New E-mail List for Utah County
Last month UtahBirds.org created a new mailing list for communications that are of interest only to birders of Utah county. It is a trial mailing list of sorts. (Hopefully we will know if it was a good idea after a three-month trial.) The mailing list is in no way intended as a replacement for the familiar BirdNet. All sightings and notices of outings should continue to be posted to email@example.com. The new Utah County Bird Net is for posts that would be considered "spam" by other birders in the state. Posts to the new list might include electronic versions of the Newsletter, for example. Posts and subscriptions follow the same pattern as with the statewide birdnet: Send posts to: firstname.lastname@example.org Send [un]subscription requests to email@example.com-- with the word "[un]subscribe" in the body of the e-mail. (Don't include the quotation marks.) Happy birding!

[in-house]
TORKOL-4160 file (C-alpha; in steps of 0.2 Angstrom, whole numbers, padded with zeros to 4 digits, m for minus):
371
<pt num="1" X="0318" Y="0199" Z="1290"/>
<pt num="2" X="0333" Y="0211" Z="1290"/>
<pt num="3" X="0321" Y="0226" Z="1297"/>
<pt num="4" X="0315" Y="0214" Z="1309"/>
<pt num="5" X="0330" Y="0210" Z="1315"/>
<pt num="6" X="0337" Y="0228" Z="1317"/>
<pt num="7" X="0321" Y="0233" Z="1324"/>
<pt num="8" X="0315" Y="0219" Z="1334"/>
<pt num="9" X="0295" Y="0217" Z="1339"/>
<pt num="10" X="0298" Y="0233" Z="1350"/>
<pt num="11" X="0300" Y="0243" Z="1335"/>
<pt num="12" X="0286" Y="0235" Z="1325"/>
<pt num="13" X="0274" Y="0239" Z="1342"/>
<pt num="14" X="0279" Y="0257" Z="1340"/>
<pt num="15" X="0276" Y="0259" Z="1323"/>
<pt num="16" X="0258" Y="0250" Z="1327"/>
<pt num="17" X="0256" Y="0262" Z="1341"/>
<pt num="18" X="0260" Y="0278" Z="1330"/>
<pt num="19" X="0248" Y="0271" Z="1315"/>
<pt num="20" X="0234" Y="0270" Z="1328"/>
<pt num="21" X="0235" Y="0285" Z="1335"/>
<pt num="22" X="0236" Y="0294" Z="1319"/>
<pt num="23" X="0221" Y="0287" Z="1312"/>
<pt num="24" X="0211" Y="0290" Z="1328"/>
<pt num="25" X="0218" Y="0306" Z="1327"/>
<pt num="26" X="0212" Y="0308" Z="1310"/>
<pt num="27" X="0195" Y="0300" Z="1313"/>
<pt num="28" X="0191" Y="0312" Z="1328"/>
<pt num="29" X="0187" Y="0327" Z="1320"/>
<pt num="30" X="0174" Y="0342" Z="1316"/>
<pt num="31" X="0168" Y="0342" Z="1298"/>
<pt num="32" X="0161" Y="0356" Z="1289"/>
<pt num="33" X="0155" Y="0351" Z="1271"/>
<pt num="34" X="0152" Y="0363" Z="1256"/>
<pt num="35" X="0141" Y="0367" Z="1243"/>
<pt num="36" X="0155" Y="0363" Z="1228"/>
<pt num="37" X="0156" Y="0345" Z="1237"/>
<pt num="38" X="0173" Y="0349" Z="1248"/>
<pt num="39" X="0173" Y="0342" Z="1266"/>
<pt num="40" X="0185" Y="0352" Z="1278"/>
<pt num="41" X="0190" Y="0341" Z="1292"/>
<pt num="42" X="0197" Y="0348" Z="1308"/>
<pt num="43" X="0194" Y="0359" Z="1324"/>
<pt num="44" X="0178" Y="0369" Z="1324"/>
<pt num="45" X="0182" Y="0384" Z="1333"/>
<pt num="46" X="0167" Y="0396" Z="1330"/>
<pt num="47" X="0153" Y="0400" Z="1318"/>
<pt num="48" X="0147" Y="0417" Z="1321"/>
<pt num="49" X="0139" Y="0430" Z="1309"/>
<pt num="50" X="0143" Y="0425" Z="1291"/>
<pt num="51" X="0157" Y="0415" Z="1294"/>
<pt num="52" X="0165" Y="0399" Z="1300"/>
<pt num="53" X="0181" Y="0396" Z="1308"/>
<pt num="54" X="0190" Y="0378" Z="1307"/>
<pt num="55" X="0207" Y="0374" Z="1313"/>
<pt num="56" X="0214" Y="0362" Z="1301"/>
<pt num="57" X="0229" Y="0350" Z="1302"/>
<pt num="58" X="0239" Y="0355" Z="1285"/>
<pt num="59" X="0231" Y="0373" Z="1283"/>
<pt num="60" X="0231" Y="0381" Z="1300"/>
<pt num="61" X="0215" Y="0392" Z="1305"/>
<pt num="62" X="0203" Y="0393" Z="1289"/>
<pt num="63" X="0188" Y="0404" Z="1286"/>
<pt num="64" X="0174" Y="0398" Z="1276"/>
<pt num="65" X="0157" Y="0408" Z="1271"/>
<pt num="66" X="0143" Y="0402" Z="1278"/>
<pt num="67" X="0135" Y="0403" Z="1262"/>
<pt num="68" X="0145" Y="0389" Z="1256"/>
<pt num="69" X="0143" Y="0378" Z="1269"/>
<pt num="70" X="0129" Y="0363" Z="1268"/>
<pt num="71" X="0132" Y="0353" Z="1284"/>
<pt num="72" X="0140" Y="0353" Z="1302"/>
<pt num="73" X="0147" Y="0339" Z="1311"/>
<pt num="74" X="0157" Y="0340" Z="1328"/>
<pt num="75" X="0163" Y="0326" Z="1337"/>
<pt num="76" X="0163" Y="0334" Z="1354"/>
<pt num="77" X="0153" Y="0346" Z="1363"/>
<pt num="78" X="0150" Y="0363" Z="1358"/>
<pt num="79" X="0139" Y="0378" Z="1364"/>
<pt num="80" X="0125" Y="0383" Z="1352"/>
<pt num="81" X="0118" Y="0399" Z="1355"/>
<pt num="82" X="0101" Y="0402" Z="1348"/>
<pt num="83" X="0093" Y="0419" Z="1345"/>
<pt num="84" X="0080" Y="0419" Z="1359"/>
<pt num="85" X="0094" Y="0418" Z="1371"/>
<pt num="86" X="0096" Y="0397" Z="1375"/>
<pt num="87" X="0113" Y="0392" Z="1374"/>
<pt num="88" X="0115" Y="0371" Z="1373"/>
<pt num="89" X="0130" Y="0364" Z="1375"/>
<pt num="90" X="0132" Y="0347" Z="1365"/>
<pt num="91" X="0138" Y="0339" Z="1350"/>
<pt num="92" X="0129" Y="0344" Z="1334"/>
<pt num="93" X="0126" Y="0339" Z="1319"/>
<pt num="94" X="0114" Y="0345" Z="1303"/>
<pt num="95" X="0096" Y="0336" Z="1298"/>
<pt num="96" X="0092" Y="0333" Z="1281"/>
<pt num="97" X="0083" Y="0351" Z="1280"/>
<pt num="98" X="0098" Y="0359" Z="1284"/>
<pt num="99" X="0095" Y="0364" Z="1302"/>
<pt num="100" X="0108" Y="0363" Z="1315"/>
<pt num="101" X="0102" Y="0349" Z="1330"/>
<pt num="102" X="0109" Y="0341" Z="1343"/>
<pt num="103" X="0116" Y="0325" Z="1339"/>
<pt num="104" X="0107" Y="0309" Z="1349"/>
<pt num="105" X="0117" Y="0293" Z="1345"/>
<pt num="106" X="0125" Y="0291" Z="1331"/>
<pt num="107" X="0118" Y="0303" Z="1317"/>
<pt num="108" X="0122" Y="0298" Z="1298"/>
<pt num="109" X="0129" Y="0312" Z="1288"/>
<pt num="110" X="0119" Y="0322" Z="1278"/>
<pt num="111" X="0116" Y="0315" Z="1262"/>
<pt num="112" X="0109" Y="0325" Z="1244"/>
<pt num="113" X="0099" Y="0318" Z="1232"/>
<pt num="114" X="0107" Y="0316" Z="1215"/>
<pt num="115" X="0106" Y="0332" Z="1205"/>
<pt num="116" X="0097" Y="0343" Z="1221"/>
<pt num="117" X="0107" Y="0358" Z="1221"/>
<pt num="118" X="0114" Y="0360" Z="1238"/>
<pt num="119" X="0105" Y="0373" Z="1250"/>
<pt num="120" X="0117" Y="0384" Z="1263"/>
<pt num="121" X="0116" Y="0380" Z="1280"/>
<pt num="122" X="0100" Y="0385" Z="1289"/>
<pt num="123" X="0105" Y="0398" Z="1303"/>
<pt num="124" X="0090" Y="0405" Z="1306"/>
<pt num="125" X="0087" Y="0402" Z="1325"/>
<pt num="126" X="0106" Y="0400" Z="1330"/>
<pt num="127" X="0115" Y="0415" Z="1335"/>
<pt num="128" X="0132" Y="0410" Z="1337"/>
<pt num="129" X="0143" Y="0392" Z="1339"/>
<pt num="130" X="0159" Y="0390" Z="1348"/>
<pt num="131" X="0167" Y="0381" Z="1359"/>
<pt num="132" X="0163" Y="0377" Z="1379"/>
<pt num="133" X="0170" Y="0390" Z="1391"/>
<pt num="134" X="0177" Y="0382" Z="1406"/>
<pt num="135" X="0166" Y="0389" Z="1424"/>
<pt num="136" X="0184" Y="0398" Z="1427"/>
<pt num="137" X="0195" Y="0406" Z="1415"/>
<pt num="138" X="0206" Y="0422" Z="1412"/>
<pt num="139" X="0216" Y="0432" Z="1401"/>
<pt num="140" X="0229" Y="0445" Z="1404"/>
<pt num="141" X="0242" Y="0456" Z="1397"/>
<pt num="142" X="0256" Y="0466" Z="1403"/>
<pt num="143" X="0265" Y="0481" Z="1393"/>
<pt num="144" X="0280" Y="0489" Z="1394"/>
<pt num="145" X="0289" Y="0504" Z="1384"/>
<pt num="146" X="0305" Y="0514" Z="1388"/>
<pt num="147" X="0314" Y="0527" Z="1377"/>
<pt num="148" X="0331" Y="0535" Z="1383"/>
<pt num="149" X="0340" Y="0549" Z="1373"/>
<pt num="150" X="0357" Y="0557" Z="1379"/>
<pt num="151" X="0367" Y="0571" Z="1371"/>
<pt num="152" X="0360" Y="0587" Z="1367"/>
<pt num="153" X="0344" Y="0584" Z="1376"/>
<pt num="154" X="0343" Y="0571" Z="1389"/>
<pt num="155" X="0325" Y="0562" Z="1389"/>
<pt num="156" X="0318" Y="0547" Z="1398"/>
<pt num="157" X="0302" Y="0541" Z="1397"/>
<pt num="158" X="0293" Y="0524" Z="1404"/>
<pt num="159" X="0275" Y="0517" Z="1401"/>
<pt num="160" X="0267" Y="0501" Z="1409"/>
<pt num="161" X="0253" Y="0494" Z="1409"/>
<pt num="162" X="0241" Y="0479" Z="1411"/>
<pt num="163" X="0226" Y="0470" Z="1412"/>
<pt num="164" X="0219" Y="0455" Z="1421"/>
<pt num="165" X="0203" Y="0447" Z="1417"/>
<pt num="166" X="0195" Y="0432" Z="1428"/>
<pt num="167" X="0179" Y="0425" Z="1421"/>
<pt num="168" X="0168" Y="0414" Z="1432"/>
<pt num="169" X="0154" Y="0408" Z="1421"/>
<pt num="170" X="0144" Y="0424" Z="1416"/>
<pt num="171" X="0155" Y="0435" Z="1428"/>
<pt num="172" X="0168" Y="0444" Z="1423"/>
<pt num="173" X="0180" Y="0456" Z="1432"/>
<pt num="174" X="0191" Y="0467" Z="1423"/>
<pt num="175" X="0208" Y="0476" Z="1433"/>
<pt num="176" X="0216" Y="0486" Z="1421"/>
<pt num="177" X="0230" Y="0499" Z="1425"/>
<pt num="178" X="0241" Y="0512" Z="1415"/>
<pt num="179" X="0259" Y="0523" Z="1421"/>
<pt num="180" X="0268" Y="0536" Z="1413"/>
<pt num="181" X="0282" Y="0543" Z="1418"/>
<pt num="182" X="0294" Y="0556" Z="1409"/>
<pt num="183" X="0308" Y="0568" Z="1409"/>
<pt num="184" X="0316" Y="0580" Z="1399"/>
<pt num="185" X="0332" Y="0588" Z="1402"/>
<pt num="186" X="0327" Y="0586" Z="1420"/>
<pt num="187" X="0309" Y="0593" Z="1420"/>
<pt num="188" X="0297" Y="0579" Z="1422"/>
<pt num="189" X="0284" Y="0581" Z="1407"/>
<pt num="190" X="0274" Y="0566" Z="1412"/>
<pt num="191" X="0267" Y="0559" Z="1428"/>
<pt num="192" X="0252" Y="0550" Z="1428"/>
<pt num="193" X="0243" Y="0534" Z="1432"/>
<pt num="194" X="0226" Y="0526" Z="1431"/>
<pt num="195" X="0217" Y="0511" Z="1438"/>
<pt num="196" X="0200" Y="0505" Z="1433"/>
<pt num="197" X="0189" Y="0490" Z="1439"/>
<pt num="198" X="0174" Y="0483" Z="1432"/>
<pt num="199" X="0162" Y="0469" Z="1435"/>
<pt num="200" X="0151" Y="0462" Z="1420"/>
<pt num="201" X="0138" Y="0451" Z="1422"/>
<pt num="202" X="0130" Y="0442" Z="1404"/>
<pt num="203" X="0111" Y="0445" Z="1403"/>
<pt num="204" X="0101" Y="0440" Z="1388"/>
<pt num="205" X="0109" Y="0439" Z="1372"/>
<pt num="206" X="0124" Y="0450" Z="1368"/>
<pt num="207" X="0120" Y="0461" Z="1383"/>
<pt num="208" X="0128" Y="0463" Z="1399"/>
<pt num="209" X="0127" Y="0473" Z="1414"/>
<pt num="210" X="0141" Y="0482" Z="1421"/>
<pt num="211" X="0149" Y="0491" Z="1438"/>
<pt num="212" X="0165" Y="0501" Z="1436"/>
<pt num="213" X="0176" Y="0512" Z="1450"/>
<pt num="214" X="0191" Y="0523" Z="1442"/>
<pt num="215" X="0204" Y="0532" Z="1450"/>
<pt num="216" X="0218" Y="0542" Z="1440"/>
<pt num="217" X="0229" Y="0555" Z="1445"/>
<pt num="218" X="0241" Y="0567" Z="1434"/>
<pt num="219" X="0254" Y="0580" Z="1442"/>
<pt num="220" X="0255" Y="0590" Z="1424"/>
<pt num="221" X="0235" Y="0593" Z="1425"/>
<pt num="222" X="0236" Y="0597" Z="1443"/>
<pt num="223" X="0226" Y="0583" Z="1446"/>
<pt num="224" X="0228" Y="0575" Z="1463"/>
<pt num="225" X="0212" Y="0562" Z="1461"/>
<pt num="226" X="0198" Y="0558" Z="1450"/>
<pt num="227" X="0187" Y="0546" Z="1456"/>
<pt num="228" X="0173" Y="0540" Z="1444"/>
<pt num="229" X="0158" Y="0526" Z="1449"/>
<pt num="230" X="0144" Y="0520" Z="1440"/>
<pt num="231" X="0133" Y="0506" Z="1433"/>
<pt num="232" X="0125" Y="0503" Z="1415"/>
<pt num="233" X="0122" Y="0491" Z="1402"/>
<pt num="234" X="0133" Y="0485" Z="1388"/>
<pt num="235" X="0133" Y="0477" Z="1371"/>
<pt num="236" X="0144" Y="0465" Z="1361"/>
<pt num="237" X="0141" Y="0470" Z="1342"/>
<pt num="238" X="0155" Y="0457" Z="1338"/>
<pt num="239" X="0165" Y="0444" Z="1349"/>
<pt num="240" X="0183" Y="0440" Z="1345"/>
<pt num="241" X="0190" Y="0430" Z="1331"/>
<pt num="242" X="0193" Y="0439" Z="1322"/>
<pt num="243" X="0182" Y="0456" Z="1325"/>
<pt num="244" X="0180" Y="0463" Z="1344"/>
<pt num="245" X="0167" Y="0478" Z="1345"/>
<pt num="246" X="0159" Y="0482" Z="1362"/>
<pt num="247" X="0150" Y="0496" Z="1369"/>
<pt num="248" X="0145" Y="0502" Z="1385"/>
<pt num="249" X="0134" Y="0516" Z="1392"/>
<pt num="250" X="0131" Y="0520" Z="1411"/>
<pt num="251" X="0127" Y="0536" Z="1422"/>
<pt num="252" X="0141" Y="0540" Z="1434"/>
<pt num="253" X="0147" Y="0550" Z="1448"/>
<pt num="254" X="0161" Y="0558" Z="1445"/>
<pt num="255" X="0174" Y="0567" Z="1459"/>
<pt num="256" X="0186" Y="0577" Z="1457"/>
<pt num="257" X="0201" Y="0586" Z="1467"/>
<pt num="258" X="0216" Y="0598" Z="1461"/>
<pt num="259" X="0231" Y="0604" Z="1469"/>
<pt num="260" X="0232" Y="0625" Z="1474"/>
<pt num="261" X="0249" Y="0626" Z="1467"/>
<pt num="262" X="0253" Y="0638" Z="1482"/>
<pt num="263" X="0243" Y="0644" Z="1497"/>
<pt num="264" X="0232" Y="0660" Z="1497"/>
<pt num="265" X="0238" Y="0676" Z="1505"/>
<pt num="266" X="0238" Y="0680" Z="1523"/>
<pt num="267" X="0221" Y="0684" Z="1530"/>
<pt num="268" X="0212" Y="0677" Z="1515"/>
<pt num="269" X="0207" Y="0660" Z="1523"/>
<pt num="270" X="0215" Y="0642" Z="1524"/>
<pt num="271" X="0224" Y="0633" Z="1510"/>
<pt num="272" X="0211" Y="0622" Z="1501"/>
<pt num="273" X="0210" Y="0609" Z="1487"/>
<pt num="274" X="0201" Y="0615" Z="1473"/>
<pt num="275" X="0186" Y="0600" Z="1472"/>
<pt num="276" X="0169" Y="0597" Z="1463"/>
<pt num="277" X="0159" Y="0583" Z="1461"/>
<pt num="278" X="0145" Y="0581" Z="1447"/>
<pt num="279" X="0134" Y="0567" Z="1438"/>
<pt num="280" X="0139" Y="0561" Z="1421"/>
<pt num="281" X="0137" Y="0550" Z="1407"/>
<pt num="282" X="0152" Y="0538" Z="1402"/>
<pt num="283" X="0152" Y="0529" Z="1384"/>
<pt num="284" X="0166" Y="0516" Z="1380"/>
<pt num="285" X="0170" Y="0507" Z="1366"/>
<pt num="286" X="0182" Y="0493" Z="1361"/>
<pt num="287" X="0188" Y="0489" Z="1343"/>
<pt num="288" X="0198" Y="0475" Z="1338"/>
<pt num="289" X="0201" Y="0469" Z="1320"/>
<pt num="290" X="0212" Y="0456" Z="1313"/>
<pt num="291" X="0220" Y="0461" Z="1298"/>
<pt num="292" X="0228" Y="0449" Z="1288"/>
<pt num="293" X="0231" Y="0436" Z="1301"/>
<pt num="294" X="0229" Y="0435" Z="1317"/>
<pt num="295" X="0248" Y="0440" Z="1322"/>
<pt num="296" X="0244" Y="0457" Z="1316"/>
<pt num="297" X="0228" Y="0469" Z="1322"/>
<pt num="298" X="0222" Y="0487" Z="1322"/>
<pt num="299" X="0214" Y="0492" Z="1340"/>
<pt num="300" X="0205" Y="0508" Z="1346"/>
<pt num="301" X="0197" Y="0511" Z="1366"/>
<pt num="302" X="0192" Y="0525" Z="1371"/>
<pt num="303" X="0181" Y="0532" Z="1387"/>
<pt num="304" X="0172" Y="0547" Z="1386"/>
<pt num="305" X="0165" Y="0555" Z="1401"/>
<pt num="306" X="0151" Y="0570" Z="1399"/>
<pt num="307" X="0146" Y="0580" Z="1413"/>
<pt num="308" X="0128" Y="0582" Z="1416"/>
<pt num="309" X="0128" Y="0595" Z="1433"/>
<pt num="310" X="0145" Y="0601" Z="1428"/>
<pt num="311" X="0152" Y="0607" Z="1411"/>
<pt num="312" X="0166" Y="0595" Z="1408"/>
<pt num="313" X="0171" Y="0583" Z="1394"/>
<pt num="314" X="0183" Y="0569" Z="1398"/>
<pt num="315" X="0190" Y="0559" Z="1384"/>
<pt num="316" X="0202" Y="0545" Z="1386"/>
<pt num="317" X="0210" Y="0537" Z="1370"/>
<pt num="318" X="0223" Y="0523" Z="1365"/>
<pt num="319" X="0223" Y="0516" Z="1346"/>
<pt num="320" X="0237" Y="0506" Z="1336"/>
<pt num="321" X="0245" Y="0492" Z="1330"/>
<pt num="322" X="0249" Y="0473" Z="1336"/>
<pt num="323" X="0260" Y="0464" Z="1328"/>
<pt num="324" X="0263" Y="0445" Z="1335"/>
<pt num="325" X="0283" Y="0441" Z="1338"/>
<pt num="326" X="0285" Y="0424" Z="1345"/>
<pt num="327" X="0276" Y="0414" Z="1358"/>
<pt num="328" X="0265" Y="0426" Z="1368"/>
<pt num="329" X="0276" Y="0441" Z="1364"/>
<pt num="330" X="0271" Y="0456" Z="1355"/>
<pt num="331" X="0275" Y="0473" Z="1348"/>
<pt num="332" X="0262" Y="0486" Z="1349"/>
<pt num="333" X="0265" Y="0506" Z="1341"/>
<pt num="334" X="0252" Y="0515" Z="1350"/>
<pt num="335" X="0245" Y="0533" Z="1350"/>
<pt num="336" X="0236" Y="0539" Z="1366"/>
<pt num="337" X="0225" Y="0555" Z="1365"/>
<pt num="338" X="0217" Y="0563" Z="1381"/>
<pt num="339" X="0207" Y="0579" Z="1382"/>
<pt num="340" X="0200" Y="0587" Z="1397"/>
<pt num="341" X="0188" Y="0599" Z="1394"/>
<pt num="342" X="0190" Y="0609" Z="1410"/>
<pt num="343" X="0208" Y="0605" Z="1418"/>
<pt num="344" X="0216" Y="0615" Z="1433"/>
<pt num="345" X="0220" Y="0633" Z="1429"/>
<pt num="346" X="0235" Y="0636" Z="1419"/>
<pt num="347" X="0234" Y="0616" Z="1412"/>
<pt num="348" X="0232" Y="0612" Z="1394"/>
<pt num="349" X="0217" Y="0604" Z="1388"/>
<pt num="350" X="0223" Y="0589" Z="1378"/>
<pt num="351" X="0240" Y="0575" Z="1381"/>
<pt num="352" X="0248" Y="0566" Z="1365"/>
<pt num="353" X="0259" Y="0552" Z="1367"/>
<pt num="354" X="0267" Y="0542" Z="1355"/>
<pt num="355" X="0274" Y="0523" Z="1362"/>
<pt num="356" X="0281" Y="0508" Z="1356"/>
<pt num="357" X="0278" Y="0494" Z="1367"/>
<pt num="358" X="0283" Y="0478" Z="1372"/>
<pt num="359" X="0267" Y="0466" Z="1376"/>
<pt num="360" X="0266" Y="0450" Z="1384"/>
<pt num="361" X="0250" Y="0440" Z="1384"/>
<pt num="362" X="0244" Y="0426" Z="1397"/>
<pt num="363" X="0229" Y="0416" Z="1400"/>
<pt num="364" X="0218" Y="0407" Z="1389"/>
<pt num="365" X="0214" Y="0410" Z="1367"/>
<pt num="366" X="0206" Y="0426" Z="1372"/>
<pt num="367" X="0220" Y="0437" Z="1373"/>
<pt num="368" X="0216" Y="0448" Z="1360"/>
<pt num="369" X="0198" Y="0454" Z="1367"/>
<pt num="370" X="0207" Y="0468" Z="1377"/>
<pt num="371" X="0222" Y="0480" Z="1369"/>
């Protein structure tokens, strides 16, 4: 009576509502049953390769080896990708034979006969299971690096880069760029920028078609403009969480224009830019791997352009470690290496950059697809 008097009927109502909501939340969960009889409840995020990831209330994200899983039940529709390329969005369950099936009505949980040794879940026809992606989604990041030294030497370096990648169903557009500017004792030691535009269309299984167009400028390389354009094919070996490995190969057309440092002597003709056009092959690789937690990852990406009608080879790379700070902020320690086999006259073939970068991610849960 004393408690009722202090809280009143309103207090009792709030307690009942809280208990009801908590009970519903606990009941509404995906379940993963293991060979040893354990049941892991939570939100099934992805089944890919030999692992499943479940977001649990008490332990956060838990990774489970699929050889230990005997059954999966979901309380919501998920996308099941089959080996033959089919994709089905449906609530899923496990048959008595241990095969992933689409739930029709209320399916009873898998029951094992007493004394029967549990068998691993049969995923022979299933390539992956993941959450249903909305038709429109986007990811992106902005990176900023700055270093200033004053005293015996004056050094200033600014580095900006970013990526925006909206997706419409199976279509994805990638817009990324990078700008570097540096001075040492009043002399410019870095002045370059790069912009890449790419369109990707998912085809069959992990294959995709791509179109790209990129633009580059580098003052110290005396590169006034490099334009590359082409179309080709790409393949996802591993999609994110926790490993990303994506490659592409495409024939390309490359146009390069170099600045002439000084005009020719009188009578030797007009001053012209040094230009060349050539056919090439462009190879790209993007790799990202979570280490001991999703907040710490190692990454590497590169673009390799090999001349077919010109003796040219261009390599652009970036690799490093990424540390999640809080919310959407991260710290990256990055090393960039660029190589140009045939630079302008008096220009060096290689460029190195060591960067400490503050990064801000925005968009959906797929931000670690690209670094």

Weldon Whipple, Listmaster
What's New on Our "Utah Birds" Web Site?
(a note from the webmaster)
The Occasional Wood Stork
The Wood Stork is listed on the official checklist of
Utah as an "occasional" species. So how occasional is it? Well (I'm
glad you asked), the first Utah sighting was in Iron County by a guy named
Henshaw in the year 1872. He saw two of them. There were at least four specimens
taken in the thirties along with several other sightings, but since then, there
has only been one documented sighting, according to OUR records, anyway -- and